To improve the education system, India must come up with its own model: Rajan

Our Bureau Chennai | Updated on July 25, 2018

Raghuram Rajan, Advisor, Krea University and a former RBI Governor, interacts with guests at Hotel Taj Coromandel in Chennai

Former RBI Governor says the private sector has a big role to play to bring about a change

India has to think of new ways to improve its education system and come up with its own model of improving quality in education, according to Raghuram Rajan, former RBI Governor.

The private sector definitely has a major role to play in this, as the government alone will not be able to overcome the huge challenges faced by the the education sector, he said during an interaction with R Srinivasan, Editor, BusinessLine, at a Breakfast with BusinessLine event, hosted by Taj Coromandel.

Dwelling on the theme of the event — Leveraging India’s human capital — Higher education for a new generation — Rajan pointed out that the private sector’s role in higher education was now limited; there was BITS Pilani, Indian School of Business and, more recently, Ashoka University that are known globally.

India, he said, could make huge strides in education through a credible certification framework, emphasising on continuing education and combining technology with human expertise. Raw material in the form of children was available in plenty and of good quality. They could be moulded. Despite the problems of malnutrition, poor school and collegiate education, “the raw material was usable and fresh. We should not give up on them,” he said.

“Even if they get a moderate education, you can still do great things with them,” he emphasised.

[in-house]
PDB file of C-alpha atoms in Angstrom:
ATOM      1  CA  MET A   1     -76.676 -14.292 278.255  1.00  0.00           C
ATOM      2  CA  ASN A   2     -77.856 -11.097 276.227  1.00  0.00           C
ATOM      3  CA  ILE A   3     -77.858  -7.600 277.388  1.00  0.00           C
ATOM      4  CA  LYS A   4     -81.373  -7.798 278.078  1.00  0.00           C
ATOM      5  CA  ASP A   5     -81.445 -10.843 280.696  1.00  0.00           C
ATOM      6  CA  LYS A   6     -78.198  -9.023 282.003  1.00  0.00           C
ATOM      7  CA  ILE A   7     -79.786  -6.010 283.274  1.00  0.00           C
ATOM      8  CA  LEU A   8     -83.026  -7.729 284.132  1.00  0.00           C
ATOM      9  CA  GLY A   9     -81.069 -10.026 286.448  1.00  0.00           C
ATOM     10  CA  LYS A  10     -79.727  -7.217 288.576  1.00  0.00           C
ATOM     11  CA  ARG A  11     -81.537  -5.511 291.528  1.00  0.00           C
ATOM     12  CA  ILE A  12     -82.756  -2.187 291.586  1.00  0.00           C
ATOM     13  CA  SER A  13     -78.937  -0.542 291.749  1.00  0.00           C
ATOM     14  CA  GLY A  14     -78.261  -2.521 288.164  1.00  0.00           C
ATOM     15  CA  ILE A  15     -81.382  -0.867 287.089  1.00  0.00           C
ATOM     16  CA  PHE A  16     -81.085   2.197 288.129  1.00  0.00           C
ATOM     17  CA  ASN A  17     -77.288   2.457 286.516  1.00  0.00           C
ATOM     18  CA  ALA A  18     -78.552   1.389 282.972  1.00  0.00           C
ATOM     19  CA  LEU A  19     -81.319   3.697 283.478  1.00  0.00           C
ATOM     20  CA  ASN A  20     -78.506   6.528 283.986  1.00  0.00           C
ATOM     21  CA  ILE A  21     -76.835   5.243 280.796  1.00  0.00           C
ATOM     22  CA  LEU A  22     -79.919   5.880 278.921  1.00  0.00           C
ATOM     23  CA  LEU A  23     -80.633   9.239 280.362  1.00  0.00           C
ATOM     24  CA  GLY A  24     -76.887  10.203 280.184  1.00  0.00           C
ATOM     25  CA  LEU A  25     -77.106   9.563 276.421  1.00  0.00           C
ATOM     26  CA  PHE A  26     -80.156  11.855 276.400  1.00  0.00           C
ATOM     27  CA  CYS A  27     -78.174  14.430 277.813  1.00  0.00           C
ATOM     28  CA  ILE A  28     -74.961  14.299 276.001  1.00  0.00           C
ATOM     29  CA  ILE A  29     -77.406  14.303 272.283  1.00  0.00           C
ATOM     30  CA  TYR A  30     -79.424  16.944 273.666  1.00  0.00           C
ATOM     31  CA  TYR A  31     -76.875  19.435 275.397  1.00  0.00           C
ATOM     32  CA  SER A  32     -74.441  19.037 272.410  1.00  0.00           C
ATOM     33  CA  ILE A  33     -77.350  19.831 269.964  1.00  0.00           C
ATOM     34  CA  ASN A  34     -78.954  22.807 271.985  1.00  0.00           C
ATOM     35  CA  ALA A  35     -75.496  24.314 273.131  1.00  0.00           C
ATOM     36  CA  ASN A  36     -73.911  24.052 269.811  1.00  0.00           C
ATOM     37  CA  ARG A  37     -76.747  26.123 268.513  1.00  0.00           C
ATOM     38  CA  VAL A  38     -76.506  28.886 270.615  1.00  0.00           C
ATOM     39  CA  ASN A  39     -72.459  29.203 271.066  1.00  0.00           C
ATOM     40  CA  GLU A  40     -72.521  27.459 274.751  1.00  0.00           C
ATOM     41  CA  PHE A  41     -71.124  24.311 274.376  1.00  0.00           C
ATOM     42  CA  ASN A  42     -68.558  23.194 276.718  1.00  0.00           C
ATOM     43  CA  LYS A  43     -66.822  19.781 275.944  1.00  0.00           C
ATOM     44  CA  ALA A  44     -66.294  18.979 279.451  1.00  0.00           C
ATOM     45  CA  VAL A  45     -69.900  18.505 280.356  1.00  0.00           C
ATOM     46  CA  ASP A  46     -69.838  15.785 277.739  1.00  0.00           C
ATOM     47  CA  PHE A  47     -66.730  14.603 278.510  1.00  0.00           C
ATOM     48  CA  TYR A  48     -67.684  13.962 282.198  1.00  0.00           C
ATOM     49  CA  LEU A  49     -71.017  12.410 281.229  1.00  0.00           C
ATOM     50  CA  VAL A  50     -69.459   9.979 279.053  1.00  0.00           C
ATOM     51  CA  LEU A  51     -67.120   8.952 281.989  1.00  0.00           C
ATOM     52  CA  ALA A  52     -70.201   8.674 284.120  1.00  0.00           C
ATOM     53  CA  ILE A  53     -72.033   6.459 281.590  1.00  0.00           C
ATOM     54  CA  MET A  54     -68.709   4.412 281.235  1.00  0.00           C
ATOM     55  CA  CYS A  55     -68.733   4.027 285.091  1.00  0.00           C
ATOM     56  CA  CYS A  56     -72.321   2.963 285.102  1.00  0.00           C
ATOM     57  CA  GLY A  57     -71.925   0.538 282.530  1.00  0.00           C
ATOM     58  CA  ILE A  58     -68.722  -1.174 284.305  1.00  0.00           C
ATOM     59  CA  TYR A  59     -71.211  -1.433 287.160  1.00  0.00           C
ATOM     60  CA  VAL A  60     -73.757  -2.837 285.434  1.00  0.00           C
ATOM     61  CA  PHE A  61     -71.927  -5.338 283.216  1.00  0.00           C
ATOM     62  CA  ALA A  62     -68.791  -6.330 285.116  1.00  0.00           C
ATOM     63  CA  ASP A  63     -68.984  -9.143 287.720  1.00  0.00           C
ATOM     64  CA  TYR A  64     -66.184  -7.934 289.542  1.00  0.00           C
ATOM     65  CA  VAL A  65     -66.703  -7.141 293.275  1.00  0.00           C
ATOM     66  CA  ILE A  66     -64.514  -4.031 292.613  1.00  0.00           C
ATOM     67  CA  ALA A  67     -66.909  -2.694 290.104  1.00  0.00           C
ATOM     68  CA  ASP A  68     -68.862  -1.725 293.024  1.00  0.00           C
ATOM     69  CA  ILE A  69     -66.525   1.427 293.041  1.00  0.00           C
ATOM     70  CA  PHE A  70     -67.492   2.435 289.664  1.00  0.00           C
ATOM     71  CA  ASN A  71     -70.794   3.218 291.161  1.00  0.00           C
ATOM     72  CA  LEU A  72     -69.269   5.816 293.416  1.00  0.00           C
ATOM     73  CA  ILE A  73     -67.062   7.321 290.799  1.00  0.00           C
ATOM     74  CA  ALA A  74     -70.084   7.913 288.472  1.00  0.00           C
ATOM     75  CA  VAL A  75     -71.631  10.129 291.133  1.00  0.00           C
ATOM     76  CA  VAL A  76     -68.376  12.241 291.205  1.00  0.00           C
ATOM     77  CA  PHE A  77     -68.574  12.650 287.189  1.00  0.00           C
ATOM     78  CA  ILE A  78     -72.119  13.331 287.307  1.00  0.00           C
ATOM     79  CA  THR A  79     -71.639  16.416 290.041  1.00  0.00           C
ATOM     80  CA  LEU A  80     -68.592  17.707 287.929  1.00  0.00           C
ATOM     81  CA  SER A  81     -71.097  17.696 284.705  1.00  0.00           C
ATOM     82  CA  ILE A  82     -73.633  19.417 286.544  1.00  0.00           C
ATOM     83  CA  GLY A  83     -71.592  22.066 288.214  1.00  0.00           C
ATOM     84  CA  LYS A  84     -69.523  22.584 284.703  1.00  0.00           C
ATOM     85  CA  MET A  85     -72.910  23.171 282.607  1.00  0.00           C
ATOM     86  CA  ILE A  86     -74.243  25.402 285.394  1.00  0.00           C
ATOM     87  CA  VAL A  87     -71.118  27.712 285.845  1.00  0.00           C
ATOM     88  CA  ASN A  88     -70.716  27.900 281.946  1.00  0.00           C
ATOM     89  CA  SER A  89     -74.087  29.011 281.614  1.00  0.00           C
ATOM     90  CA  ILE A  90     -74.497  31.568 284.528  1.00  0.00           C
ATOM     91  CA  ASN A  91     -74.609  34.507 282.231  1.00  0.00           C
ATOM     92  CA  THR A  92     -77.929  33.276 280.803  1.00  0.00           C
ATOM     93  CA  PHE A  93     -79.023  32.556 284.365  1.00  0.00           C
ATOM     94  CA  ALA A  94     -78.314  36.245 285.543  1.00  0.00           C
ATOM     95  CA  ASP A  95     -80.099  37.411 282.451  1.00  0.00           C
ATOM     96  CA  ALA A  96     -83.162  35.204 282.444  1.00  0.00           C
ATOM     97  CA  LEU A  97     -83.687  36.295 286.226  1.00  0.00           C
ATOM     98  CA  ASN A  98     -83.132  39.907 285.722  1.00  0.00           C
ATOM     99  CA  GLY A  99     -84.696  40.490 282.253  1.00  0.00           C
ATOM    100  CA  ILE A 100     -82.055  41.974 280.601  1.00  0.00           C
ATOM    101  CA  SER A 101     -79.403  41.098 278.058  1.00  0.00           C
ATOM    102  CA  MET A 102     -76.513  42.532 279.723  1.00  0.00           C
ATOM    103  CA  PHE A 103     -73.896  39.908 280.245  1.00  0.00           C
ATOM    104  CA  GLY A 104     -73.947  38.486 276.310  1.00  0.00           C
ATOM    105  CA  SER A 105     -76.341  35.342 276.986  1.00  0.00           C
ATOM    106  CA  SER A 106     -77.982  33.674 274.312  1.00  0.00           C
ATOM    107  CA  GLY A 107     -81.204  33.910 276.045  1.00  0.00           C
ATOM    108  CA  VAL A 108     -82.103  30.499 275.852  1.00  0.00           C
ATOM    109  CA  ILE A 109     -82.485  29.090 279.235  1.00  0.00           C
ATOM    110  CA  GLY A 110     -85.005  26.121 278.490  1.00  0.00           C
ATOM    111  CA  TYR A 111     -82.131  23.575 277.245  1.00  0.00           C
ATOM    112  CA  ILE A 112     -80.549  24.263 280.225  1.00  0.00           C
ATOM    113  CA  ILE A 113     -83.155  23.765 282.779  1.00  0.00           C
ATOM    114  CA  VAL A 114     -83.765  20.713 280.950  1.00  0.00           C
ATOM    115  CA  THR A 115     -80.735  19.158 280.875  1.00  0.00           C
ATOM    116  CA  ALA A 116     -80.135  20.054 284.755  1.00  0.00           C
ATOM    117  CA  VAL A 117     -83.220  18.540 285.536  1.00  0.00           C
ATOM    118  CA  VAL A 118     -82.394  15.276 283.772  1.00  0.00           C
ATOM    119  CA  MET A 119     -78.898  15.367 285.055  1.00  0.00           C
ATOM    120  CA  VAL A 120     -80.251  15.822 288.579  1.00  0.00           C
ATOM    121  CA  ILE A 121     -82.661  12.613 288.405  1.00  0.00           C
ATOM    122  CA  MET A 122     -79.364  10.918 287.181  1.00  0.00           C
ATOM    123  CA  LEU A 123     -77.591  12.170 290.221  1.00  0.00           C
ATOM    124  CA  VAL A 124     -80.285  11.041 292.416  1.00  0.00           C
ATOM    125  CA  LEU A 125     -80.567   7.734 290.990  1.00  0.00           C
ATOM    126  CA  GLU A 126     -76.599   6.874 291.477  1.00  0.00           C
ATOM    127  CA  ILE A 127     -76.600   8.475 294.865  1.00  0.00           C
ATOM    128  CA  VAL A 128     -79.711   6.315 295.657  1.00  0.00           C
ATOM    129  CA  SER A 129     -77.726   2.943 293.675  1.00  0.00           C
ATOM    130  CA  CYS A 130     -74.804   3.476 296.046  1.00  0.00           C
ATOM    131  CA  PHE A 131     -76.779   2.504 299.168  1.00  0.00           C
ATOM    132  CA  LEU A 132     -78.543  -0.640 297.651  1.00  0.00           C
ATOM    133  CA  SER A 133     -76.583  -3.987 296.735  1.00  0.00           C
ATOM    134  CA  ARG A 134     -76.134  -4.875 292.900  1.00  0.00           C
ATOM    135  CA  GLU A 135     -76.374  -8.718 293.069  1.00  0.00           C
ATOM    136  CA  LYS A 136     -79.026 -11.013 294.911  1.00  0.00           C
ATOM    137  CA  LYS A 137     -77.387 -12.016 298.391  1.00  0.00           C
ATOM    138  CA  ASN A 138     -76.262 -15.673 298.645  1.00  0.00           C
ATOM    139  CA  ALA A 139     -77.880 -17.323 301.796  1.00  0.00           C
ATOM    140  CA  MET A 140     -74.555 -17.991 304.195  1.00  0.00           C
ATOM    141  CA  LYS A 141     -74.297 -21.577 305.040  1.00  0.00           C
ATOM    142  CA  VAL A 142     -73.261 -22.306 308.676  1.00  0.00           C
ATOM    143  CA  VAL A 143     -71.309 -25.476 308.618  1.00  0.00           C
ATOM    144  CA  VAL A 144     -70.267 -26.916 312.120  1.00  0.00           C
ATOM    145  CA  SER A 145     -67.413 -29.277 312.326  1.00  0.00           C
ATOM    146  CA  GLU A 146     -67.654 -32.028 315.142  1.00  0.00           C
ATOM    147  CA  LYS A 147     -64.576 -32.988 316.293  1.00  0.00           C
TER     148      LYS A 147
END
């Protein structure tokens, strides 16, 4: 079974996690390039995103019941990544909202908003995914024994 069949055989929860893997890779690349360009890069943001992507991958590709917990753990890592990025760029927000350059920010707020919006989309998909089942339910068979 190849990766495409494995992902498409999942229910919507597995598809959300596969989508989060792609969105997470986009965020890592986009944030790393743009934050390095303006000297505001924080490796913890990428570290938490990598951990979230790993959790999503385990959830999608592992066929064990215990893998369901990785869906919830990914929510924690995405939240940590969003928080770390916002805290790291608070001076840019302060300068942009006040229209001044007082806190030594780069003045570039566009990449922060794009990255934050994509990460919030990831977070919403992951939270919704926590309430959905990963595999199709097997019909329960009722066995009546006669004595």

Given the enormity of the problem and the scale of the challenge, Rajan, who is an adviser to Krea University, said the way to tackle it was by having good structures, a lot of online material and hand-holding by competent teachers. “We need to revolutionise education,” he added.

For instance, he suggested, instead of having classes, children could be encouraged to learn at home through course material being made available online. They could then come to school to discuss individual problems or doubts with the teachers. This way, the teachers too will be able to pay more attention. This works better if class sizes are small. It works much better when there is a structure. Can we bring these to much bigger play, he wondered.

The certification process should be more credible, and micro-degrees encouraged, Rajan said. Maybe a person with a BA can take a year’s training in computer science and get a certificate that will be acceptable across the country. Rajan said the National University of Singapore enrolled a student for 20 years, which meant that the student could come back to take courses any time during that period. This is the kind of continuing education, the modern world needed.

It was still early days, he said, for private universities in India to make an impact. One, there was no level playing field as the private universities had to raise money. In the US, the for-profit universities had the worst graduation rates as they set the fees at a level commensurate with government funding. Students take government loans, go to these universities, get a lousy education and come out with dim job prospects, he added.

Rajan said there could be a transparent system that put information on students’ learning in colleges and the jobs they get, in the public domain for people to see and decide for themselves.

Published on July 24, 2018

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